I didn’t stop there.  I continued to teach myself more and more, to make the site bigger, better, stronger.  I taught myself how to edit audio so that when the marketing manager decided to post the president’s speeches, I could edit out all the “um’s” and “uh’s”.  I taught myself Sony Vegas to create videos for a great admissions department landing page at no cost to the university.  I used what I had taught myself about PhotoShop to make an interactive Flash campus map and saved them even more.

But…in today’s glutted applicant pool, I am treading water at best because I didn’t learn these things from some third party who could give me a diploma for it.  What’s worse?  I did what my mother and father taught me was right and actually had the audacity to stay at that job for ten years!  How horrible!  Everything I am reading now tells me that when companies see you in a job for more than four years they assume you have no ambition or are ‘dug in’.

It seems now that I am dug in.  I have dug myself into a hole built by caring.  I stayed at the university working as hard as I knew how to make things better there.  But every job I look at now wants me to have specific experience–retail experience, sales experience, medical experience or some amorphous characteristic that keeps me swimming in the shallow end.  There is a disconnect I haven’t figured out how to work around yet.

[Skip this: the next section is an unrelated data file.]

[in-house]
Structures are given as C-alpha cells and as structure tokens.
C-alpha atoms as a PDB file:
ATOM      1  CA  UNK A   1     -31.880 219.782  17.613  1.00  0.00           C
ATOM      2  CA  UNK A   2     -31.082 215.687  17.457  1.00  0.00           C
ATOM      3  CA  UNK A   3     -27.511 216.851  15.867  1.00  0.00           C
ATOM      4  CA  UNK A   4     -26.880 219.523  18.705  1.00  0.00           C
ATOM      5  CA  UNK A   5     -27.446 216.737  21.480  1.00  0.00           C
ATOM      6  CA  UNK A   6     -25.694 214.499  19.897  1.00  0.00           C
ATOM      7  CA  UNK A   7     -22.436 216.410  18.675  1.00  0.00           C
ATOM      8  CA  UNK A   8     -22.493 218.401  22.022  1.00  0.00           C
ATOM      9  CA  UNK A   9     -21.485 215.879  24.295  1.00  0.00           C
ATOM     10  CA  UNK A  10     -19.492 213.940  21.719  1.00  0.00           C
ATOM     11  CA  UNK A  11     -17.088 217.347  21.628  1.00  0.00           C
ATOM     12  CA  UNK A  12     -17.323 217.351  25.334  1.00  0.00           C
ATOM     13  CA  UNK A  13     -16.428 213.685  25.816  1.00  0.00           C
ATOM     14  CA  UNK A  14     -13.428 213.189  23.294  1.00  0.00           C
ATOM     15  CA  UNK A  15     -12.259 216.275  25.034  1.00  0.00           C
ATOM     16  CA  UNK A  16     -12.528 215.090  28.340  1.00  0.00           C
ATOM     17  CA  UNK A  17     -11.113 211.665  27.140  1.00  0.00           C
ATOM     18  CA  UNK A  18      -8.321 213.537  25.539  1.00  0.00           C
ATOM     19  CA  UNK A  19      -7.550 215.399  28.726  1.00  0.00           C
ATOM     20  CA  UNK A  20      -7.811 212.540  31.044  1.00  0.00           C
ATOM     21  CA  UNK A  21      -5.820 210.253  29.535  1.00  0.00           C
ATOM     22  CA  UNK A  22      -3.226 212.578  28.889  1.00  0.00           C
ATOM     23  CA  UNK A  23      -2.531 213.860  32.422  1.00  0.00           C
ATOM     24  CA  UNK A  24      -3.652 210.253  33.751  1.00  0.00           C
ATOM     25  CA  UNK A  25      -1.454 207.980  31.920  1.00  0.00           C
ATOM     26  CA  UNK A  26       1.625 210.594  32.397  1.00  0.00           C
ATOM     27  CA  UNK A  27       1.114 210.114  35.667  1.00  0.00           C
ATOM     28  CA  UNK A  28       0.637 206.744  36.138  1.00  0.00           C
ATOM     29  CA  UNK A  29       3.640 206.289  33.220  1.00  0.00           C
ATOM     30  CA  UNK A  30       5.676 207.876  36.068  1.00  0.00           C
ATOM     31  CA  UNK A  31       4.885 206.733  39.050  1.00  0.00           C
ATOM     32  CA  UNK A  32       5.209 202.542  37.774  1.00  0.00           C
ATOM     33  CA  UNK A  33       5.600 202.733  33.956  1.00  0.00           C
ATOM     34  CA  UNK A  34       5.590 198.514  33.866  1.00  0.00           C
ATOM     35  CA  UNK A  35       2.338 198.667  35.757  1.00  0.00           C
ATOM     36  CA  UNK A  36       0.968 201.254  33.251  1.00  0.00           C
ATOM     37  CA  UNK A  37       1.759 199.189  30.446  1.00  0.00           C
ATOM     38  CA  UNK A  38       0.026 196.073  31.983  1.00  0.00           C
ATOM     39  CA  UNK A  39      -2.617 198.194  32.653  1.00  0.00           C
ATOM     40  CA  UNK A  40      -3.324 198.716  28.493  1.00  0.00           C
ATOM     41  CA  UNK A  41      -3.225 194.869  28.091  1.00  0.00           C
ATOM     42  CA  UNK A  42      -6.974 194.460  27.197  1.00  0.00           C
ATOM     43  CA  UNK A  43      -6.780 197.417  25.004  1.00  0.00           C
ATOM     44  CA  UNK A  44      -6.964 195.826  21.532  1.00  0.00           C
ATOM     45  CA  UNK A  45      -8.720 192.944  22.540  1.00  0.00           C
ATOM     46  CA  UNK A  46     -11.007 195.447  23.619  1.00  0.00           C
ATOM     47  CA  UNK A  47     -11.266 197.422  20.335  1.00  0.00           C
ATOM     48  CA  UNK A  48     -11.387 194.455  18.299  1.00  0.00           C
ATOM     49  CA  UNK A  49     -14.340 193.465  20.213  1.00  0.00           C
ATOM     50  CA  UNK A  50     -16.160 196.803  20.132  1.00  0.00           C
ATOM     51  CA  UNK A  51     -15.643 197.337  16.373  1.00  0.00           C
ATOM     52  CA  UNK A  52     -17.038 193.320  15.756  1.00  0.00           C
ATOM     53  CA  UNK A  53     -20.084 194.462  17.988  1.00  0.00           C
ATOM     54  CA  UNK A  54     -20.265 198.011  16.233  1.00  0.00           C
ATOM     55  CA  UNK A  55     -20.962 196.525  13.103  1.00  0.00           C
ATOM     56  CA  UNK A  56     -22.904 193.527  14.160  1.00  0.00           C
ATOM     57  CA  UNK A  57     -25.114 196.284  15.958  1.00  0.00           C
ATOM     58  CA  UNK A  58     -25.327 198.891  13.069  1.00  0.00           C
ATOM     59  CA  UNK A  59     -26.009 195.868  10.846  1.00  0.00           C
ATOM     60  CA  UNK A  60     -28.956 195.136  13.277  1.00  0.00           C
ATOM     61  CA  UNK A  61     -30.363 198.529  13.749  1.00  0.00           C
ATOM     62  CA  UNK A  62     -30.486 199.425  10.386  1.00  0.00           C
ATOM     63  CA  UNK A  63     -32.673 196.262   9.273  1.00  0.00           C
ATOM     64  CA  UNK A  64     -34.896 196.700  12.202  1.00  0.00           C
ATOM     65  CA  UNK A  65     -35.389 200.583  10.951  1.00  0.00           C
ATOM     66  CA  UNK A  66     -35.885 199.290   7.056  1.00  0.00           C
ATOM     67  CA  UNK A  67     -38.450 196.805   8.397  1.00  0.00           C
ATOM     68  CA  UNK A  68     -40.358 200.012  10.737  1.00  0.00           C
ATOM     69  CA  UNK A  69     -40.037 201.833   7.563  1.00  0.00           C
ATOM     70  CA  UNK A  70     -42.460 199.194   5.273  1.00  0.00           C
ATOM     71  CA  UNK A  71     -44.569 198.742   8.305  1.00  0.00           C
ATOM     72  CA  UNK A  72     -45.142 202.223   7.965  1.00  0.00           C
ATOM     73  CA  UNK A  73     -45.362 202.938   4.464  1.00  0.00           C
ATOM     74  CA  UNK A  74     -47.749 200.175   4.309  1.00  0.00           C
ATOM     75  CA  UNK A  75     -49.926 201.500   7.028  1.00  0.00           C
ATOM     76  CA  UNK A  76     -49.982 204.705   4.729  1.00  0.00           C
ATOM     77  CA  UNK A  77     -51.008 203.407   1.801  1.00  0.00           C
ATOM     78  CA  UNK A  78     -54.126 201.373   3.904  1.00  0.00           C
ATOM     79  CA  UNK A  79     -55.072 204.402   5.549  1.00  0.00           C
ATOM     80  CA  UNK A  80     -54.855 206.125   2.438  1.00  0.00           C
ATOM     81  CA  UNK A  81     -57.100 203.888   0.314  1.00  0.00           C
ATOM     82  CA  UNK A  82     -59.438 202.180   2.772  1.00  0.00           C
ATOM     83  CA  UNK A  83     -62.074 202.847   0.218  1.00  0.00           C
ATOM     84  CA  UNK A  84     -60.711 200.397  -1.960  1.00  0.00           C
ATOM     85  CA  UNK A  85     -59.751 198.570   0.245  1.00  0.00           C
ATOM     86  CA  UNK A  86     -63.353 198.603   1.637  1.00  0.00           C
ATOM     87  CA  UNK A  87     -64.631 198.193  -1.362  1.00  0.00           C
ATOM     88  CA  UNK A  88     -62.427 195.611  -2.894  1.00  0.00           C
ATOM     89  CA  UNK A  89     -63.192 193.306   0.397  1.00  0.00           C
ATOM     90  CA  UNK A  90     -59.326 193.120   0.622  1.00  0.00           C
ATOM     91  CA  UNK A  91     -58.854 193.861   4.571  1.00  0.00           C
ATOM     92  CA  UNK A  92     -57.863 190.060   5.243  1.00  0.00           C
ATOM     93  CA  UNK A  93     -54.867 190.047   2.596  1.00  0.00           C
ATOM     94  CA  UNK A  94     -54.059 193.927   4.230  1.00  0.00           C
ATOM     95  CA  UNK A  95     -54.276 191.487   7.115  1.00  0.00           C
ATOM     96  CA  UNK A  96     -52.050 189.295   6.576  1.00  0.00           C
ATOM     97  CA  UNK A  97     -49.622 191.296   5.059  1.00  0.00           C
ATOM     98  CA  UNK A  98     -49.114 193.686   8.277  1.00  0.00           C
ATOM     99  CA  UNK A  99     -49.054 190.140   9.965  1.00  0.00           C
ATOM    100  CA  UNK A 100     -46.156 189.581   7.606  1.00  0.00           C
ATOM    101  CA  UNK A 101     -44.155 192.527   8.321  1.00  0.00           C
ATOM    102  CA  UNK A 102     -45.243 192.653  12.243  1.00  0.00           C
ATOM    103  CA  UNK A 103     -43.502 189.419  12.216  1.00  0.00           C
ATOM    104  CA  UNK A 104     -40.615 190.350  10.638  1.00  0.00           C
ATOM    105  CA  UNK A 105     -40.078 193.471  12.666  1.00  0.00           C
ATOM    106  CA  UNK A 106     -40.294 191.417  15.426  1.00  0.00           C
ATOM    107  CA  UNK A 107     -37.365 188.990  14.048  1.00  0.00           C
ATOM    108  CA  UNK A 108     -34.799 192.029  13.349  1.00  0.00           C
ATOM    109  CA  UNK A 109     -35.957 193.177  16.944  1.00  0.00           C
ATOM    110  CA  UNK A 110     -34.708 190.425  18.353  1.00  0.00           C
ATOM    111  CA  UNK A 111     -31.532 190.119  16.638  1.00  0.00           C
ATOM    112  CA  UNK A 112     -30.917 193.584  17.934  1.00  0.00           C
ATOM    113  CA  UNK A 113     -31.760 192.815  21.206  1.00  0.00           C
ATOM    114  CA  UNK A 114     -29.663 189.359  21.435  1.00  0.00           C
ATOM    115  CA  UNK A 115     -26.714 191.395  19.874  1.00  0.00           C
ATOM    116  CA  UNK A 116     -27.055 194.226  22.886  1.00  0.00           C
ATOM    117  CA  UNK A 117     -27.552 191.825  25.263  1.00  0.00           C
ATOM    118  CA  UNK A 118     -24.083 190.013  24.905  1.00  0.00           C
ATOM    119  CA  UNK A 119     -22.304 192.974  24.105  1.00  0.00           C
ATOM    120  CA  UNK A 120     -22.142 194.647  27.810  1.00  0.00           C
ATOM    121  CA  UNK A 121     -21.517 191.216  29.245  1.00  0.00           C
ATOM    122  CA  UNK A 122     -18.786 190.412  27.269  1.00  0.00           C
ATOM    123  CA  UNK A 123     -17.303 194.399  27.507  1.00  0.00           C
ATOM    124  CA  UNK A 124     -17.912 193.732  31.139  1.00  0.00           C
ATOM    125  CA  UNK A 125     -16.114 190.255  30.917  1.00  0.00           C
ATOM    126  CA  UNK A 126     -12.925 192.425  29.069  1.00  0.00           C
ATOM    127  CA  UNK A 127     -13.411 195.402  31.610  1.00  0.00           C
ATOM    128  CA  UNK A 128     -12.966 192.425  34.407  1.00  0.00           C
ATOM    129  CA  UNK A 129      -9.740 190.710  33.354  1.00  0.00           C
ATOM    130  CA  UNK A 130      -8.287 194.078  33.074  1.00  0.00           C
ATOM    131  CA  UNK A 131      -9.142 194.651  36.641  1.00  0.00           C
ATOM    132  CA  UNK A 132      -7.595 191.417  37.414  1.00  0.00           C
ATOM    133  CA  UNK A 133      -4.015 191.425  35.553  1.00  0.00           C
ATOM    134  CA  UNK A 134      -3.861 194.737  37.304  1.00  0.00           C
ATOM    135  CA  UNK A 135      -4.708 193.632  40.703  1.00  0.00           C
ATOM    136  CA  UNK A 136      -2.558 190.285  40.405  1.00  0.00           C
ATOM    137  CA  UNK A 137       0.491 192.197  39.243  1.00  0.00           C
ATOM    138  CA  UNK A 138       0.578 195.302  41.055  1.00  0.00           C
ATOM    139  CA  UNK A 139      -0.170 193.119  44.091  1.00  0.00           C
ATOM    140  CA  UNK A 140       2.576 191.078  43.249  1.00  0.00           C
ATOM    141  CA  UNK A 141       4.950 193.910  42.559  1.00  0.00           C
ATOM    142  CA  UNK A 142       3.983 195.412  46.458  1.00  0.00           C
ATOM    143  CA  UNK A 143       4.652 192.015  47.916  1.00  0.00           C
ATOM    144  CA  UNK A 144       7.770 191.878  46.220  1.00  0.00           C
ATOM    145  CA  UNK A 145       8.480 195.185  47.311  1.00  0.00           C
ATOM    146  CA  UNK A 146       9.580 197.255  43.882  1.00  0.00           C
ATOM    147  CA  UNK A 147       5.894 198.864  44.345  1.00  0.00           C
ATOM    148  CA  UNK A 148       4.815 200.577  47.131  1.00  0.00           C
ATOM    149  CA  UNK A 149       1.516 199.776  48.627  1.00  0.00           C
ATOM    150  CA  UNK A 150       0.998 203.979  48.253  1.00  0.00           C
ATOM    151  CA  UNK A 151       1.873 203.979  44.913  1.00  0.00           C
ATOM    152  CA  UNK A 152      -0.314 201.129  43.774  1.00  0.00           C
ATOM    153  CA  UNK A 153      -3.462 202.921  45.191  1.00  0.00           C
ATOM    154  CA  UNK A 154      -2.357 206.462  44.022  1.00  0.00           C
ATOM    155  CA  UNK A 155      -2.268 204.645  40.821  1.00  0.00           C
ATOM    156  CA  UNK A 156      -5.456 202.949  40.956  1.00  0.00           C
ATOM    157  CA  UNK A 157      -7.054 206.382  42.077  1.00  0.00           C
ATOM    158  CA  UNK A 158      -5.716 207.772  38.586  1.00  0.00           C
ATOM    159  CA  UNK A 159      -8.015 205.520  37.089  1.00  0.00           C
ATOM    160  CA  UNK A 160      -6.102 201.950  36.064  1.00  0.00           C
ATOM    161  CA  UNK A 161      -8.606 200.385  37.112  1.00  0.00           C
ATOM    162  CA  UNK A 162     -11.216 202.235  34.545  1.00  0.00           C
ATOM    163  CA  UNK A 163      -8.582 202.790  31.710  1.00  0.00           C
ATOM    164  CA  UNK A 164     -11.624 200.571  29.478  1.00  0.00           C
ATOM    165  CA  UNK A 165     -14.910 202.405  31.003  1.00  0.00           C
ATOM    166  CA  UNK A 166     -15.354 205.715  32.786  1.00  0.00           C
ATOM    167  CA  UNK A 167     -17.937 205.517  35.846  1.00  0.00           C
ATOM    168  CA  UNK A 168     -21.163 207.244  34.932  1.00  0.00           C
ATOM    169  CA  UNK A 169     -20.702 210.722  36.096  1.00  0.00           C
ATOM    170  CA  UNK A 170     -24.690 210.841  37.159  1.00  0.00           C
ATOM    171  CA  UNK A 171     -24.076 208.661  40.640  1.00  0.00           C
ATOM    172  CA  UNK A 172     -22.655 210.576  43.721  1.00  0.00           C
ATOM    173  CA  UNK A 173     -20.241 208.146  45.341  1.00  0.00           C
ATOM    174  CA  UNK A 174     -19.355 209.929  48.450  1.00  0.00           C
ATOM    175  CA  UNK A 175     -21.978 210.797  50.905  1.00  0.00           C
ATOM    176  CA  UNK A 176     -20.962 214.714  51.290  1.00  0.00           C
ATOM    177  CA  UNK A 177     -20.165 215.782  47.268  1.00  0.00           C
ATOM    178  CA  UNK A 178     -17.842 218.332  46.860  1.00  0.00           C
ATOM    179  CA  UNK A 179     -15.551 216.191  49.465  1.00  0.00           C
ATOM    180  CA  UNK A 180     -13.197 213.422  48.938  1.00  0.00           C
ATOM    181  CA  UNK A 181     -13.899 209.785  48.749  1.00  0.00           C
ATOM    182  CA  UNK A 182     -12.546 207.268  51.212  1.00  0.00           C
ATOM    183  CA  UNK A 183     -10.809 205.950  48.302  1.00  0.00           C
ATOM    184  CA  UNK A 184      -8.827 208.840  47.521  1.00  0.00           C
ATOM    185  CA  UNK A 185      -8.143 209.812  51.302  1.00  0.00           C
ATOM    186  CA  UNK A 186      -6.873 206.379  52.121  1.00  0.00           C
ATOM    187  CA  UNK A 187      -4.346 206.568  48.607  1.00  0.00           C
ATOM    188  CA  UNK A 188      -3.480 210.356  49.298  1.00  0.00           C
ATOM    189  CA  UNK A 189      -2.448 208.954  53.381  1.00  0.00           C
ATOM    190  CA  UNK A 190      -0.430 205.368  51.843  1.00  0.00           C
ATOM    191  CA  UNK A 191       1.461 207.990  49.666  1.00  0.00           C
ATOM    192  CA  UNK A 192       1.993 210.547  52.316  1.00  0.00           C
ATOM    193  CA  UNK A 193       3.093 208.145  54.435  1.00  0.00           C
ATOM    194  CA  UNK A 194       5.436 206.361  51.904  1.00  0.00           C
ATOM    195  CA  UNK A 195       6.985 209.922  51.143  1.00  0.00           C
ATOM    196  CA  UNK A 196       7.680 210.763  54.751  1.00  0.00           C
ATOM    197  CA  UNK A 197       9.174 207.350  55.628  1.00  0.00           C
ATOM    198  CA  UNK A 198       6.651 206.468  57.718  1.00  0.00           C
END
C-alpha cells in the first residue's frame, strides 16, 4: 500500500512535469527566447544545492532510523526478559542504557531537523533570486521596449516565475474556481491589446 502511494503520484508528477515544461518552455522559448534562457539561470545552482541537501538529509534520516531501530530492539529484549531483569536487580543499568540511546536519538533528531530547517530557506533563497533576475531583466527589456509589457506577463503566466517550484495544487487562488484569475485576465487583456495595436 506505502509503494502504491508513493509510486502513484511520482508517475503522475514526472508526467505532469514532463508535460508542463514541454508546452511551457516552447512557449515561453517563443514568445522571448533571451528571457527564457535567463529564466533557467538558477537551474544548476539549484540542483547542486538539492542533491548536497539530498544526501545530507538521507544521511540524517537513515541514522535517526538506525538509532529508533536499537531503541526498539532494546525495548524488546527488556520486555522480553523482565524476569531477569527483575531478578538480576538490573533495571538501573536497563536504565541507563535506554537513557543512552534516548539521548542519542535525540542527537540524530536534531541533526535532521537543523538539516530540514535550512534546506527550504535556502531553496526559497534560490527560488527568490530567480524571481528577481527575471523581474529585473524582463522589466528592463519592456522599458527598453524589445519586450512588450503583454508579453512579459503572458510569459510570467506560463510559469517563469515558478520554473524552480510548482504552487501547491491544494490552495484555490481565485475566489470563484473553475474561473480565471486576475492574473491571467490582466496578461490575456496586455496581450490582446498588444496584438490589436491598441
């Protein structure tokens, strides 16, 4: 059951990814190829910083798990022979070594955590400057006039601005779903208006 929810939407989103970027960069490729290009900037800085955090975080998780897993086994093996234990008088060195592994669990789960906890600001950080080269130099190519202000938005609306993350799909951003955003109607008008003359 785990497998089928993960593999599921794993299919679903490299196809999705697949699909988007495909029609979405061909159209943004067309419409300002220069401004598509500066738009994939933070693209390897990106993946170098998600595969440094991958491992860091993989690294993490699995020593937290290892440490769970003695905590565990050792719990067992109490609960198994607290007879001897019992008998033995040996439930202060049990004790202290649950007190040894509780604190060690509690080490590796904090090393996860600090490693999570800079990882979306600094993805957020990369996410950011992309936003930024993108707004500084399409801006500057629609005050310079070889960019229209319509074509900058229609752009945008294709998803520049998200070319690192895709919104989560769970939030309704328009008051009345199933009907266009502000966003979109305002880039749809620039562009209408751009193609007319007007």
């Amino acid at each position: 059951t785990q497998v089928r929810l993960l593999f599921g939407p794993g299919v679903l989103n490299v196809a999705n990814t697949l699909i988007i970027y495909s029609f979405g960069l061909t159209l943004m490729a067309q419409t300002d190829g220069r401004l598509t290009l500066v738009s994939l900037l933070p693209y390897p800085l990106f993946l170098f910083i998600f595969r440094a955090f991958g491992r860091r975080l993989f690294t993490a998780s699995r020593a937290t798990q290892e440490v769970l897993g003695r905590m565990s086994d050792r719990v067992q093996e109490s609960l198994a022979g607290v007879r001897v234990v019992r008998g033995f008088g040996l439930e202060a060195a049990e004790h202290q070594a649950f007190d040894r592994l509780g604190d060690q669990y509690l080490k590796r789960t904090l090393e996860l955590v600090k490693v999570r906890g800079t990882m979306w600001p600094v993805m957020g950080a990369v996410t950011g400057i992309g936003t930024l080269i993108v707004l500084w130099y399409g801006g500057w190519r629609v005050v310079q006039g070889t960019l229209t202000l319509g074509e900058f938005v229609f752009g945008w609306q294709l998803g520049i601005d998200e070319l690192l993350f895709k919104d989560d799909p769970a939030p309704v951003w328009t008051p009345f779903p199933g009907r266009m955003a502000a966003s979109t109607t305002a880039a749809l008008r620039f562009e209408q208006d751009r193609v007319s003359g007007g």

I guess I could tell them I have sales experience from the time I worked as a property manager, talking potential renters into choosing our apartments over the competitors, but that doesn’t seem very sexy when I did it almost twenty years ago.  I could tell them I have medical experience if they want to count that I used to read my mother’s nursing textbooks for fun back when she was getting her degree.  Retail?  Well I worked at a tire store for six years back when I graduated high school.  Somehow, in the face of ‘what have you done for me lately’ those things just don’t seem very relevant.

So…what do I do now?  Web designers are a dime-a-dozen these days.  Sure I know how to use WordPress and Joomla.  So does that nineteen year old who doesn’t mind working eighteen hour days in a cubicle for pizza and mello yello.  Why doesn’t real experience count against someone’s paid-for piece of paper?

Maybe I’m just too old.  I came from the land of ‘work hard’, ‘do your own dirty work’, ‘solve problems’, ‘be loyal’, and ‘good work is it’s own reward’.  Somewhere during that time things changed to ‘slow down, you’re making the rest of look bad’, ‘delegate’, ‘outsource’, ‘job-fishing’, and ‘follow the money’.

I’m a fish out of water.  Maybe I’ll go back to school.  Seems I need a diploma in been there, done that.